The scientific assessment found no evidence that current levels of PBDEs in the environment are harming human health at the moment. However, the rapid increase in PBDE levels in the environment over the last several years is cause for concern. Health effects have been observed in laboratory animals, but only at levels much greater than those to which people are exposed in Canada.
Studies in other countries have shown that it is possible to reverse the increase in PBDEs in the environment by reducing their use. Based on these studies, where breast milk levels of PBDEs declines after strict controls were put in place, Health Canada believes that measures to protect the environment from PBDEs are also likely to protect human health.
Why aren’t PBDEs considered toxic to human health if they are in human breast milk and blood?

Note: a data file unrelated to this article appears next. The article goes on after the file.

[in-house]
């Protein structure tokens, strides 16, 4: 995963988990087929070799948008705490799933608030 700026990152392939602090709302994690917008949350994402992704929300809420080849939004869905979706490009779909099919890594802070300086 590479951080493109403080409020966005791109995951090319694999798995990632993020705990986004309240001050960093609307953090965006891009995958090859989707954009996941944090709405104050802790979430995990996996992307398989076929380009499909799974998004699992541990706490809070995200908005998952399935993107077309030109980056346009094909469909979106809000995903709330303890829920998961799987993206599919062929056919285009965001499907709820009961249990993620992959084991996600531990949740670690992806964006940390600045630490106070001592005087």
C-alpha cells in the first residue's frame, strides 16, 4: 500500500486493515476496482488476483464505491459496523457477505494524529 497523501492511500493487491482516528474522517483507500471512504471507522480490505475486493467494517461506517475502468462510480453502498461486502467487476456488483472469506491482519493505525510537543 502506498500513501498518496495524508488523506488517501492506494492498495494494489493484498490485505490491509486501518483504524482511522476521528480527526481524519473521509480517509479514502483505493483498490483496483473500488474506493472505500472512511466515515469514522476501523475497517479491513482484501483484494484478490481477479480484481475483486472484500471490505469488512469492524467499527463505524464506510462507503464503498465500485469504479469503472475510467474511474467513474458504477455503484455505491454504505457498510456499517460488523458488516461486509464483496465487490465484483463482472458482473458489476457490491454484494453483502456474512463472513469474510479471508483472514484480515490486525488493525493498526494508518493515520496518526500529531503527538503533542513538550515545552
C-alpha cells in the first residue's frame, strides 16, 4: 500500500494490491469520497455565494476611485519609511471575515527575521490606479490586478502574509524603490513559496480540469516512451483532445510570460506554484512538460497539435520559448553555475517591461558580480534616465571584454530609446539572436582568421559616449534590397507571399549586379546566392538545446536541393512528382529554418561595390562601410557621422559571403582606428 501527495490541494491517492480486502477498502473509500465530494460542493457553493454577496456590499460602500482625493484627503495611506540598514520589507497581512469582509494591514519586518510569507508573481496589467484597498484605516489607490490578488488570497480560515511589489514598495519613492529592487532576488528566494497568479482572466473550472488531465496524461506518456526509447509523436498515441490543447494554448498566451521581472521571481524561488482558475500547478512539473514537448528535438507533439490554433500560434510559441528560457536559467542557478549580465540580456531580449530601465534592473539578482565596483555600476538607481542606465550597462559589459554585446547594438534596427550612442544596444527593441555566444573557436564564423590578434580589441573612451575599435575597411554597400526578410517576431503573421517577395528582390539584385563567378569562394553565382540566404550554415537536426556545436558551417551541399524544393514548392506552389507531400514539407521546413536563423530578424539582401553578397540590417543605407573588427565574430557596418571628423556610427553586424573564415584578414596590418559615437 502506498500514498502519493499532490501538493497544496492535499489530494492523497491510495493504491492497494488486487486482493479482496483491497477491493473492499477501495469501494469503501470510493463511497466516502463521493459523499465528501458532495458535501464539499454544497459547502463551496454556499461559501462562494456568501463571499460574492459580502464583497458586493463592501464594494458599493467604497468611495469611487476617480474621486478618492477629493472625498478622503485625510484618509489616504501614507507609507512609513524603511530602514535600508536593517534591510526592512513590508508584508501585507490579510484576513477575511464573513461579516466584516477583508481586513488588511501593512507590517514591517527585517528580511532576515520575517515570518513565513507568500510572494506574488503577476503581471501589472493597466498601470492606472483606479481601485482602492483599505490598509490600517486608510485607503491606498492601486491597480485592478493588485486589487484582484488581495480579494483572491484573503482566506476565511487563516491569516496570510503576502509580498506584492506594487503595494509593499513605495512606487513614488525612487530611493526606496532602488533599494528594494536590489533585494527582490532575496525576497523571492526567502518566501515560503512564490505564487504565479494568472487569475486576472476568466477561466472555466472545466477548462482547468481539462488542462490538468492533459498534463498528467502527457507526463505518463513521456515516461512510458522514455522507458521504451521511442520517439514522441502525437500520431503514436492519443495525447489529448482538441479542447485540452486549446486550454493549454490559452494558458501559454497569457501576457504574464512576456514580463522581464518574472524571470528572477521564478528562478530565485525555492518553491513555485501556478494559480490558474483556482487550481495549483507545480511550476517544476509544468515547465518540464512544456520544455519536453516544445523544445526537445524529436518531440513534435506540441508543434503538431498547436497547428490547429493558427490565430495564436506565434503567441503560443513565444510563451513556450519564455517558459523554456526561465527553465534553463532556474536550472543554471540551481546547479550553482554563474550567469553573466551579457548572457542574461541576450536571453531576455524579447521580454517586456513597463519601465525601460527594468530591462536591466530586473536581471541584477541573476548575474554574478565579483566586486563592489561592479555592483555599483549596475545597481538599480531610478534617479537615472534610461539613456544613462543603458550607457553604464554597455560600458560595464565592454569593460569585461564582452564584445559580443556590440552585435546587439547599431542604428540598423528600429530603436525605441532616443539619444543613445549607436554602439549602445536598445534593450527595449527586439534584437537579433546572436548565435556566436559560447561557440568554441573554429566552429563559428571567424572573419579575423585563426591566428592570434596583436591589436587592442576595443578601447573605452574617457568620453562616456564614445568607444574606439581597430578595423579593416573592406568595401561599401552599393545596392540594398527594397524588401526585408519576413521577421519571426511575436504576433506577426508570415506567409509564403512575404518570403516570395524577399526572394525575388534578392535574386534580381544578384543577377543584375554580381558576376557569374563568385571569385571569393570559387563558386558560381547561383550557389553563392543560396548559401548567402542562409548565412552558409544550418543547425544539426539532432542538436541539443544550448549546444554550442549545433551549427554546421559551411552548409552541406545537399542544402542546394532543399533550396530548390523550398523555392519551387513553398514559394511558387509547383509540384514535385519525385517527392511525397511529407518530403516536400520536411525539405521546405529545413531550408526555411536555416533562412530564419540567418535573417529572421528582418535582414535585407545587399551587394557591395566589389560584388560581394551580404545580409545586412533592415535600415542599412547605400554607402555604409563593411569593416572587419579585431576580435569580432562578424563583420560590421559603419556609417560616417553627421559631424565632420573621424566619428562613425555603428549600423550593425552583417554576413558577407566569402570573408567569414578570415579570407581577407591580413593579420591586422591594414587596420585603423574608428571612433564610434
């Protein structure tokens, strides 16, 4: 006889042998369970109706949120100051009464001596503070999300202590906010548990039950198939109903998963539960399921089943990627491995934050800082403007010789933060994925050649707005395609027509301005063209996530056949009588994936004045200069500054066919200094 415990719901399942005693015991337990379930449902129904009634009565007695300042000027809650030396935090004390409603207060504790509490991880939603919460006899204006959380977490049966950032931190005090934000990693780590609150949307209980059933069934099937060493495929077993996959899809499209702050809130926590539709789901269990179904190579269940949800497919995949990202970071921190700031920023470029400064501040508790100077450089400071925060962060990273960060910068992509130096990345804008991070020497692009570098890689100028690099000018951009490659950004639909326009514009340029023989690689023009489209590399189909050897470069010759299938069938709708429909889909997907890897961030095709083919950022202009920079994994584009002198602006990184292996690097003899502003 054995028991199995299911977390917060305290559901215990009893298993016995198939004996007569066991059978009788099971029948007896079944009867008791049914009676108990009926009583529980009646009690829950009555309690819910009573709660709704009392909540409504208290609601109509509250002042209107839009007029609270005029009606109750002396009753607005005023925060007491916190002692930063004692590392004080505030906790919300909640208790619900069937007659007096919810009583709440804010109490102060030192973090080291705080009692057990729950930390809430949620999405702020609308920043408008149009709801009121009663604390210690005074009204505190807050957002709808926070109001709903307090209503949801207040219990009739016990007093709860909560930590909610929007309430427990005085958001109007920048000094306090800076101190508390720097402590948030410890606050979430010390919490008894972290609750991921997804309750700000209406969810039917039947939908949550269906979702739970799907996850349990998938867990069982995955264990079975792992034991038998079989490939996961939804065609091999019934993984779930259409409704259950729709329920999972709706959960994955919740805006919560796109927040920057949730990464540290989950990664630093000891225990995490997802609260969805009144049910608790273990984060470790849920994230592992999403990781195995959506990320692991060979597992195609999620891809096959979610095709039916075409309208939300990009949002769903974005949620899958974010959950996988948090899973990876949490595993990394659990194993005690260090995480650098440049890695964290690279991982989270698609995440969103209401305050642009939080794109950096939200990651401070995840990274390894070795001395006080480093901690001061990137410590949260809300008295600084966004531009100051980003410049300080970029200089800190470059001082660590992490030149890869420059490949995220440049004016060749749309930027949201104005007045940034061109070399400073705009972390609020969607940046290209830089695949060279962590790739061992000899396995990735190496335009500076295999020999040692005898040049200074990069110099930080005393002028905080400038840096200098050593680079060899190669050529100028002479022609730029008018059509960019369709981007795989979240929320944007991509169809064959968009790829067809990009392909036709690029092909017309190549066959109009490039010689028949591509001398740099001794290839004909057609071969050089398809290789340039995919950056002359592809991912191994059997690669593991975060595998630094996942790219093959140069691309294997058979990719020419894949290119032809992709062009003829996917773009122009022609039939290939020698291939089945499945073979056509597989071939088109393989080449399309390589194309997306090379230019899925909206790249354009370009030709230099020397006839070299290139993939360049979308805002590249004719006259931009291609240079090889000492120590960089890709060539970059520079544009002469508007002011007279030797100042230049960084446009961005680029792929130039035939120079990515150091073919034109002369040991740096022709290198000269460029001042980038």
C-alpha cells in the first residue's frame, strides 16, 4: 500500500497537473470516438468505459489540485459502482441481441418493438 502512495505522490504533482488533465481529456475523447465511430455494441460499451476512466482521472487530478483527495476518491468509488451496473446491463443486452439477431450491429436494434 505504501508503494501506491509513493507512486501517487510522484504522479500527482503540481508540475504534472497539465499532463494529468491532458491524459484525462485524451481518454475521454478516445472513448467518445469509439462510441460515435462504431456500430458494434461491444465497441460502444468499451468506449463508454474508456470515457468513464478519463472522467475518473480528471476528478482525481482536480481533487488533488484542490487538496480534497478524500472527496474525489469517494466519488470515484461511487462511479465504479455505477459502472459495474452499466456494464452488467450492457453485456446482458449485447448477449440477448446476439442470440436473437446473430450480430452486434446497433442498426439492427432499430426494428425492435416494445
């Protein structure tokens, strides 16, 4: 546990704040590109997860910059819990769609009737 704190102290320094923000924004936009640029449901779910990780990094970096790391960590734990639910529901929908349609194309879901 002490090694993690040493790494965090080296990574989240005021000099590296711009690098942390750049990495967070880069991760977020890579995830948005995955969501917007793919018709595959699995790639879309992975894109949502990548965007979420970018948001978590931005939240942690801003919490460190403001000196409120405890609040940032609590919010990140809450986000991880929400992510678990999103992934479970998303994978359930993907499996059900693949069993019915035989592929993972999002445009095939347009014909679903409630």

The presence of low levels of PBDEs in human breast milk and blood simply indicates that people are being exposed to these compounds, which are persistent in the environment. Such chemicals may also accumulate in fatty tissues and fluids such as human breast milk due to their physical-chemical properties. However, it does not automatically follow that PBDEs are causing harmful effects in humans. Human exposure in Canada is much lower than levels associated with effects in experimental animals, even based on the worst-case estimates of exposure in the screening health assessment.
Are PBDEs manufactured in Canada?
No. They are not manufactured in Canada but are imported in finished articles, or are used in making a variety of commercial and consumer products such as computer housings, household appliances, furniture, automotive/aircraft seating and interiors, and a variety of electrical and electronic components.
How widespread is the use of PBDEs in Canada?